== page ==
Having product orphans or a product languishing in development for years and years is a sure-fire way of losing money! An entrepreneur needs to chart out a path for full commercial development of a product. They must demonstrate substance by providing investors with clear, focused plans for the development of the product over time including enhancements, extensions, or new developments. Investors are often loath to assume development risks without having seen product plans in place. It is rare to have a product in the market without later having some additional development work undertaken to keep it competitive and meeting the evolving needs of customers. Therefore, astute entrepreneurs prepare product roadmaps to express the most likely evolution of the product.
A product roadmap serves as a longer-term value creation vision than simply achieving an obvious description of the product’s development plans. A good company will make a detailed assessment of the improvements it will make to the product over a period of time and the capital required to achieve this. Having a tight but flexible plan in place allows for decisions and further plans to be benchmarked.
Having a product roadmap in place also allows the entrepreneur to assess the lifecycle of a product, considering factors such as anticipated market needs and obsolescence, the phase out of certain product elements, and/or plans to replace them. In addition a good management team will simultaneously assess the financial impact of the roadmap over time and capture this in capital requirements of the business plan. Such plans provide the company and its investors with much-needed short and long-term visibility of the company’s future.
If you haven’t already wondered, a “product roadmap” is not just a “product roadmap!” In the early stages of a company’s development, a roadmap provides a useful tool for an entrepreneur to keep the company focused on a development target. But the underlying aim of a product roadmap is also to serve as a financial roadmap. The result is increased visibility: capital requirements, the timing of revenue receipts and expenditures and cash flow – all of which define the amount of investment required over time. Investors use a financial roadmap, more than a product roadmap, in order to make their investing decisions. A good roadmap demonstrates to potential investors that the company has carefully considered product lines and target markets, as well as creating a financial plan to pay for development needed along the way.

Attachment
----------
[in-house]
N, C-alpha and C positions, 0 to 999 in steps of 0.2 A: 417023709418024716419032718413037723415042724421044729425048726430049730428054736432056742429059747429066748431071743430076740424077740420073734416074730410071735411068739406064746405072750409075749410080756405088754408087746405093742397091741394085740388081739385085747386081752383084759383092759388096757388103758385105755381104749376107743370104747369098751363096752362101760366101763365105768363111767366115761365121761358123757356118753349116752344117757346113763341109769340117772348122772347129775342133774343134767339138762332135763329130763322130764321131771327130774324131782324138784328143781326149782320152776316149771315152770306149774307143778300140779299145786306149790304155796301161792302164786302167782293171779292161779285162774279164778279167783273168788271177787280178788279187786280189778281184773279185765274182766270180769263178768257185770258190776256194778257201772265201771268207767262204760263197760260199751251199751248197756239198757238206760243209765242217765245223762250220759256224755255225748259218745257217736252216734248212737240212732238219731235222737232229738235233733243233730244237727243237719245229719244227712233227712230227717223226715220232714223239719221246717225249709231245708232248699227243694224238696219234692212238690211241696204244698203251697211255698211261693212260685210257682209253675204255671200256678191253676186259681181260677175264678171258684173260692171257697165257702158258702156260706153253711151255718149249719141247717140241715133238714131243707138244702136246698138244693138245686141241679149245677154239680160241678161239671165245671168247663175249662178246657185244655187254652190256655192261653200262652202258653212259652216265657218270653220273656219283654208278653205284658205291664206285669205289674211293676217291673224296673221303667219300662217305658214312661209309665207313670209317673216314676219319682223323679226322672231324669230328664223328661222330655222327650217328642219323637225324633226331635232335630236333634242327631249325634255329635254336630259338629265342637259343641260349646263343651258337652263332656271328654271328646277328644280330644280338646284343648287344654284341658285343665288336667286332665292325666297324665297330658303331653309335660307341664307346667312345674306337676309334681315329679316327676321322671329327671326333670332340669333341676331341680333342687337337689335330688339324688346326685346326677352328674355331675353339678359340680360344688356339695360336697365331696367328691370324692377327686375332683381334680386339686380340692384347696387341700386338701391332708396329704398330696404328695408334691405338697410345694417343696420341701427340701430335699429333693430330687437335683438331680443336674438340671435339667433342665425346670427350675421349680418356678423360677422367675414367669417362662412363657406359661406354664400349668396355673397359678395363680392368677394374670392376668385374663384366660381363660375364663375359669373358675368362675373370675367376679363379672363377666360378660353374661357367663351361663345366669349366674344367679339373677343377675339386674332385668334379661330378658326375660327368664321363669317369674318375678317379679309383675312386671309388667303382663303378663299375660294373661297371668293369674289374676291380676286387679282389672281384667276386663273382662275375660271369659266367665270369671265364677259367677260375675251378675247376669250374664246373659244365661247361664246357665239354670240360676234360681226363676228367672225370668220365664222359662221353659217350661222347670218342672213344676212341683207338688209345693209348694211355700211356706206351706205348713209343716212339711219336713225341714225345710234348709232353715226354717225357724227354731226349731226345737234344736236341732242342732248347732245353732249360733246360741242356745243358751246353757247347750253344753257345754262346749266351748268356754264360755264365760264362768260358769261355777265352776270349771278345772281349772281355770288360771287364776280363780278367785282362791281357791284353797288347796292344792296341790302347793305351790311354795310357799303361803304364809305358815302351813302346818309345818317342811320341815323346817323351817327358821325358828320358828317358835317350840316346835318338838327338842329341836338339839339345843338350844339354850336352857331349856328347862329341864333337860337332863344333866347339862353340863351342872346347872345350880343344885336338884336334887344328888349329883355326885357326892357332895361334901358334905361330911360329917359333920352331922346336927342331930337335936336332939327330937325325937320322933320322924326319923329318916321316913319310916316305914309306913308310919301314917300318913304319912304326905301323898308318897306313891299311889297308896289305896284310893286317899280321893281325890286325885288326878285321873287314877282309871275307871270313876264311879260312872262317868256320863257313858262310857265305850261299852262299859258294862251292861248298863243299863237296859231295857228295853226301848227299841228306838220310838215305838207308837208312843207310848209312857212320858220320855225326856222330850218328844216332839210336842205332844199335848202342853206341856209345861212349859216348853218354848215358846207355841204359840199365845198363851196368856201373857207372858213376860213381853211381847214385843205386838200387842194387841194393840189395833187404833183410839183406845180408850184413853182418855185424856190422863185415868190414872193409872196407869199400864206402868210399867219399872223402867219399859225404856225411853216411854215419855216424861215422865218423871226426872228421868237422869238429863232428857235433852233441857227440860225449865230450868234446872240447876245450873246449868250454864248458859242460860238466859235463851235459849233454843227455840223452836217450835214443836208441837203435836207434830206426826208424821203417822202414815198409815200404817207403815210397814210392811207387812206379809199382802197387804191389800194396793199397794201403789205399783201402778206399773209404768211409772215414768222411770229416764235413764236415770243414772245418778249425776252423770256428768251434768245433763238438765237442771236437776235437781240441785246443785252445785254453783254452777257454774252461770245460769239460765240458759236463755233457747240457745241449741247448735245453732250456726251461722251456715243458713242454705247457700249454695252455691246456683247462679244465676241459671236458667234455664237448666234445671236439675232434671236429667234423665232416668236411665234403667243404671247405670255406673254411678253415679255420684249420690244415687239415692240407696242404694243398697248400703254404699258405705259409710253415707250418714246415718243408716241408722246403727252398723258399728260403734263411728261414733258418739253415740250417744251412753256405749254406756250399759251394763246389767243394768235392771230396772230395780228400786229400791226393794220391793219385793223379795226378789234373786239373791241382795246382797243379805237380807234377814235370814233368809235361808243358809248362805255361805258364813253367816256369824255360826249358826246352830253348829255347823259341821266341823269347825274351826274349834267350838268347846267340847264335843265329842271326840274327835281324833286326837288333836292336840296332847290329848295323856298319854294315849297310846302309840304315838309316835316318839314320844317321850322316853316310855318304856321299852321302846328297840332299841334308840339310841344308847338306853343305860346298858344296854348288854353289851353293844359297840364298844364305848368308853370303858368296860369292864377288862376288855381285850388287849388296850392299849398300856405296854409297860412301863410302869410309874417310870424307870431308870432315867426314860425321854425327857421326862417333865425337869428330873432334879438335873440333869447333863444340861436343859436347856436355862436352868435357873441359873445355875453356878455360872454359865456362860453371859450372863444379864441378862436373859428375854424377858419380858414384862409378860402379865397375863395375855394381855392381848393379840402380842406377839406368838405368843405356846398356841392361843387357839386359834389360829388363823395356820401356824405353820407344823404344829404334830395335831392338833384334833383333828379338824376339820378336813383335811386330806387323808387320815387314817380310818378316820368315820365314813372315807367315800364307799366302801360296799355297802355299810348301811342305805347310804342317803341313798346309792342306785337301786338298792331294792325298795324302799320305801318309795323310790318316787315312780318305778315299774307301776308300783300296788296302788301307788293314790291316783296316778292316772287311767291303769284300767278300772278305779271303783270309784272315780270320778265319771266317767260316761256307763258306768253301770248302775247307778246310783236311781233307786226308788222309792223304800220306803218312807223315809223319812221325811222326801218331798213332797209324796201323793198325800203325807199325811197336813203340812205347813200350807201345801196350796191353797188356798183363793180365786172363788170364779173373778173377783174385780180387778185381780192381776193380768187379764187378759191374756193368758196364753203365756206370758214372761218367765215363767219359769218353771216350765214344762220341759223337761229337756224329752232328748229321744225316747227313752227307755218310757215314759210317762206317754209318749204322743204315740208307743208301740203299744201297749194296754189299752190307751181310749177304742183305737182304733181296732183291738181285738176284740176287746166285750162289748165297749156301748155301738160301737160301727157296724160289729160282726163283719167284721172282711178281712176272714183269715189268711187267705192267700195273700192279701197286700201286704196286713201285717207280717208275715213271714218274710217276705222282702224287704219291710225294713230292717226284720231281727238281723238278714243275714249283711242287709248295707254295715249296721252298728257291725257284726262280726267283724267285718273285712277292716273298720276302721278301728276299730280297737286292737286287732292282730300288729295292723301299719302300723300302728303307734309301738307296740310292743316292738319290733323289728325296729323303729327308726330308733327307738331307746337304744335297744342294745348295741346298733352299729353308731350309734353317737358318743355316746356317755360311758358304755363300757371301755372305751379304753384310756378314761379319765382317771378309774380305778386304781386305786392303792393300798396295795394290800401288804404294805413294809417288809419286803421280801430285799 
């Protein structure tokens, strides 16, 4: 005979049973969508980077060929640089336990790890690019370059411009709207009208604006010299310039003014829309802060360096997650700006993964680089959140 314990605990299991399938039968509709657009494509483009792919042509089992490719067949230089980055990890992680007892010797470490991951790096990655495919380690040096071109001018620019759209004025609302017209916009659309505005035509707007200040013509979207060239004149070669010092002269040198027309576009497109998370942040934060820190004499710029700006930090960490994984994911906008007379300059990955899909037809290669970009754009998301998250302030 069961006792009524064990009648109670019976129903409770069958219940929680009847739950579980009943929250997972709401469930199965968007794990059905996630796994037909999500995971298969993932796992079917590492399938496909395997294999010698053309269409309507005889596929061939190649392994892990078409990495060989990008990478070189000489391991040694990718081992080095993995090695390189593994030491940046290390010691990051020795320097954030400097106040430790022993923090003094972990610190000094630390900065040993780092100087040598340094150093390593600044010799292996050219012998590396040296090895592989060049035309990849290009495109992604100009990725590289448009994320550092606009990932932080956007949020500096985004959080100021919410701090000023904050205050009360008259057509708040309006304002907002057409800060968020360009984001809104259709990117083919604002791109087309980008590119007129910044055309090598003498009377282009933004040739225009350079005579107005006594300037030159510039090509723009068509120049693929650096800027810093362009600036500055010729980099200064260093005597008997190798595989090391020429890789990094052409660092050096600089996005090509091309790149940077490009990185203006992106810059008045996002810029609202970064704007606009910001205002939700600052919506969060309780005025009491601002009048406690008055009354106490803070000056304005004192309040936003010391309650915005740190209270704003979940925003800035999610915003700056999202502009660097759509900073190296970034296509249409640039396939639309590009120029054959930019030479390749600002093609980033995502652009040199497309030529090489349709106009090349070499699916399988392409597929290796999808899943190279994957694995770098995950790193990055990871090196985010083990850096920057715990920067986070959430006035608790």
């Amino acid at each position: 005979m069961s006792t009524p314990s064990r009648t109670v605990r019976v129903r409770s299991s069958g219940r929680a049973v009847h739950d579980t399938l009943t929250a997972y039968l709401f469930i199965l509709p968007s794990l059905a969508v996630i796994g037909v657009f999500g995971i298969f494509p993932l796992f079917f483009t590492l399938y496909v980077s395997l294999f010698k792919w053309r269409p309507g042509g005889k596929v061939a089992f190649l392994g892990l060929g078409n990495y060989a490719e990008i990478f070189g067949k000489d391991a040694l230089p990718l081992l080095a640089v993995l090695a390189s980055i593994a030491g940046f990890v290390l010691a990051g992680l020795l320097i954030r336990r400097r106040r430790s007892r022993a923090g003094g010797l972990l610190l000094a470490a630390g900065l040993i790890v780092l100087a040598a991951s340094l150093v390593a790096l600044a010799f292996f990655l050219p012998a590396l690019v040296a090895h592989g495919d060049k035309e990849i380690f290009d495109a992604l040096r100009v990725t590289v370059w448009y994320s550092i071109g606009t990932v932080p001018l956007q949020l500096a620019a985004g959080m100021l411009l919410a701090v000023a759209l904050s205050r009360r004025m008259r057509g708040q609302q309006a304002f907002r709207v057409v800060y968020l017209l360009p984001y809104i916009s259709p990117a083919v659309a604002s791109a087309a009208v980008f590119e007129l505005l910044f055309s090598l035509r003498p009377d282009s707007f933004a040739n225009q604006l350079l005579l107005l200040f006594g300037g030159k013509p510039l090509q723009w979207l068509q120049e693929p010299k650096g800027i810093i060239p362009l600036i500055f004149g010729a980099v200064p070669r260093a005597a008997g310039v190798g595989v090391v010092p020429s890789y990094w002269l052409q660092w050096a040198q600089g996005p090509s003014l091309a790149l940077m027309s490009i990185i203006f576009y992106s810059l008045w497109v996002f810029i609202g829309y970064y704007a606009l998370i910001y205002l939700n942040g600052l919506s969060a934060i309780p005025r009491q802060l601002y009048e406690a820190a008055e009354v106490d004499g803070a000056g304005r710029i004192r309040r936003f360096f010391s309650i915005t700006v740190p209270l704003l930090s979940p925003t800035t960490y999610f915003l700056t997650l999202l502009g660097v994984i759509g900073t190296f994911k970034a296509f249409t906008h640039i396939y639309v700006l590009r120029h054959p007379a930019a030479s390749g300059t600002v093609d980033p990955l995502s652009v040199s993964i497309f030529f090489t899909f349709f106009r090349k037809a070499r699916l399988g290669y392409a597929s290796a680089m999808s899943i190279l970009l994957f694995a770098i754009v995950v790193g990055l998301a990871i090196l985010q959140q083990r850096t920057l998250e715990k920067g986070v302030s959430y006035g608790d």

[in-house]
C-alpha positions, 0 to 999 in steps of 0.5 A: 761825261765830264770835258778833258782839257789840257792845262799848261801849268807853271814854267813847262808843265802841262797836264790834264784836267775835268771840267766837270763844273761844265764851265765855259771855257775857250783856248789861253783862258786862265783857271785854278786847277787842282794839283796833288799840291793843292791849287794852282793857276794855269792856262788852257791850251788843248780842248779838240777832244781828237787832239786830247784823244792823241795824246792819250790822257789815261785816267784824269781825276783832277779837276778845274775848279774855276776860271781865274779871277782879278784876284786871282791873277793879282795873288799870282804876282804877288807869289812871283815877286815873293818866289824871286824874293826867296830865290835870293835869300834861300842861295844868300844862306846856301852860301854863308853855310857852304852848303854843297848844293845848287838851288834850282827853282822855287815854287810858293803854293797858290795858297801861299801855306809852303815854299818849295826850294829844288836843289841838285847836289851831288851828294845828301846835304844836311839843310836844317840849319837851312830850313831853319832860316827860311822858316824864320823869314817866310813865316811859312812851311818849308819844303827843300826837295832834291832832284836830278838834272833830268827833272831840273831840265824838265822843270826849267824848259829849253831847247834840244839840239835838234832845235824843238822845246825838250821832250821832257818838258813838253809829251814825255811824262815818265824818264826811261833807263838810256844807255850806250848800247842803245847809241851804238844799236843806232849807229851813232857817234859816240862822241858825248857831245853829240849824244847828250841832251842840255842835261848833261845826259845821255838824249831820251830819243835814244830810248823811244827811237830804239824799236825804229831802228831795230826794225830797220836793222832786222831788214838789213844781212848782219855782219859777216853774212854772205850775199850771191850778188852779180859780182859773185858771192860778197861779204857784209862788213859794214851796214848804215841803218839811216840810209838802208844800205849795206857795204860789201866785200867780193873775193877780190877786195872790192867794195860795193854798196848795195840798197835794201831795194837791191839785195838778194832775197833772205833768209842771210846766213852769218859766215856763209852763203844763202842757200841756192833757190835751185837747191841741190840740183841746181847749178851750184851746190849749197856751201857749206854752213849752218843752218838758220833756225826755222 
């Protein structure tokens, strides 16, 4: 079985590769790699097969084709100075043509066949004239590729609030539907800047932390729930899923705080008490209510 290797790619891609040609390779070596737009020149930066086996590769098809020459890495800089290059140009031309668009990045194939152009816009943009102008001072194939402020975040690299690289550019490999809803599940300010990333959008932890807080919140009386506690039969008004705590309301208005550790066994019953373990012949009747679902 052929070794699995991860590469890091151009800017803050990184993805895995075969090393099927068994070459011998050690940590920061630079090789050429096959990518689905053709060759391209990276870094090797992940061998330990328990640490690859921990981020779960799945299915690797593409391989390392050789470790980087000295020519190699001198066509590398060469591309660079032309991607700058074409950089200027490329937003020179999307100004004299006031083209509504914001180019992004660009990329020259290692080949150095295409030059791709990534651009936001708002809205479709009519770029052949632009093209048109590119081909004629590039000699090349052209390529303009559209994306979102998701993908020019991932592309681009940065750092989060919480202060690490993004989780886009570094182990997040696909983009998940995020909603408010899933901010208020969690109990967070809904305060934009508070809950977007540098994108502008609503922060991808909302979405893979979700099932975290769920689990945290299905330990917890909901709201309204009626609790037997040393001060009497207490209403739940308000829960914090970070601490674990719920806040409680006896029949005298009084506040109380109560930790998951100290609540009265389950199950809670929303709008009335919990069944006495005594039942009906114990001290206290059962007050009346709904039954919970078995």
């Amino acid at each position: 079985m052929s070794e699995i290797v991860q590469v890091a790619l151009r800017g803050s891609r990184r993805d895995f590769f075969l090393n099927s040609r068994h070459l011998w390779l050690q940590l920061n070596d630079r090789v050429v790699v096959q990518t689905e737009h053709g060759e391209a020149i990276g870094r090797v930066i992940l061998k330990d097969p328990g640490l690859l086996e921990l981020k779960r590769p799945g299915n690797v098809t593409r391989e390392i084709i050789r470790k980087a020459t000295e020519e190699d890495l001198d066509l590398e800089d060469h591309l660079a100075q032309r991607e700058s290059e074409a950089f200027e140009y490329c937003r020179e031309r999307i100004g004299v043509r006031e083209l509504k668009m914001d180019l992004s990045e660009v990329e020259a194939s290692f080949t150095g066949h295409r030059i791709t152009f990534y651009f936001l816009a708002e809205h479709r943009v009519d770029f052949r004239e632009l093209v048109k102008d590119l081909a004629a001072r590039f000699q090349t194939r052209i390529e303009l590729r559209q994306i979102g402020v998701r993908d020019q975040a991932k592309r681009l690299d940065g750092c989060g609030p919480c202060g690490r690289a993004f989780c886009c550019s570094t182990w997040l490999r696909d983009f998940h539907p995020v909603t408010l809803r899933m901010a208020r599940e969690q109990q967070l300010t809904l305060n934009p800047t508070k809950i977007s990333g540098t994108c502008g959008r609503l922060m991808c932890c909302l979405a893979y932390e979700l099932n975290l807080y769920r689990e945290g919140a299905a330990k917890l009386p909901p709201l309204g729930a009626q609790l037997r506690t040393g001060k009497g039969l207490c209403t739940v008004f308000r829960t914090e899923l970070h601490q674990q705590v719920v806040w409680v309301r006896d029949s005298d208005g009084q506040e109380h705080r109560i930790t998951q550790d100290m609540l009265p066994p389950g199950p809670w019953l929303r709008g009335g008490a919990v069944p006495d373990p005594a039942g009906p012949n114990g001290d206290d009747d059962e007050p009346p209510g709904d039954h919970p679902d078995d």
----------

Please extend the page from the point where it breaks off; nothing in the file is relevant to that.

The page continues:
In order for both a product and investor roadmap to be workable, the company needs to have a product (or a few) with which to plan, set goals, and work to achieve development deadline targets. Let’s explore the relationship between product development and investment.
Post startups will begin with the production of one or two core products. This early activity is a relatively easy task, but no less important than future development plans that the company wishes to undertake. It is crucial to set a time-frame in which the first prototype can be rolled out and tested by customers. Why is this important? It avoids the wanton expenditure of sacred cash and keeps stakes low when high uncertainty exits. Getting to the first prototype is a significant milestone and much can be gained by seeing customer reaction and attaining technical viability. This information is invaluable in determining whether the product and the business have a possibility of being successful. It also lowers risk, and risk management is the name of the game for investors. This is a tried-and-proven old gambling rule!
The additional benefit in focusing on the first prototype development is that as a release deadline is set, the development team can decide on only the core product features necessary in shaping the first product release – hopefully with customer input – and then reserve some add-on features for later releases. The KISS principle—Keep It Simple, Stupid—is a good principle in typical product development startup situations. Entrepreneurs should resist spending too much time in the early development stage thinking about the all of the bells and whistles they might add to their product since this creates false economies and consumes capital.
Budgets and deadlines
Entrepreneurs should prepare detailed budgets for each product release and adhere to these plans. Product rollouts have the best impact on business only when they meet both time deadlines and a budget. Companies pay a heavy price for missing deadlines—loss of revenues and possibly time to market advantages. But most importantly, in the context of raising capital, current investors can get impatient when delays happen as the burn rate keeps consuming cash. The longer the delays, the more capital will have to be raised. This increases the risk and the ante for investors, both current and potential.
Stay tuned for Part 2 in the series on building enterprise value.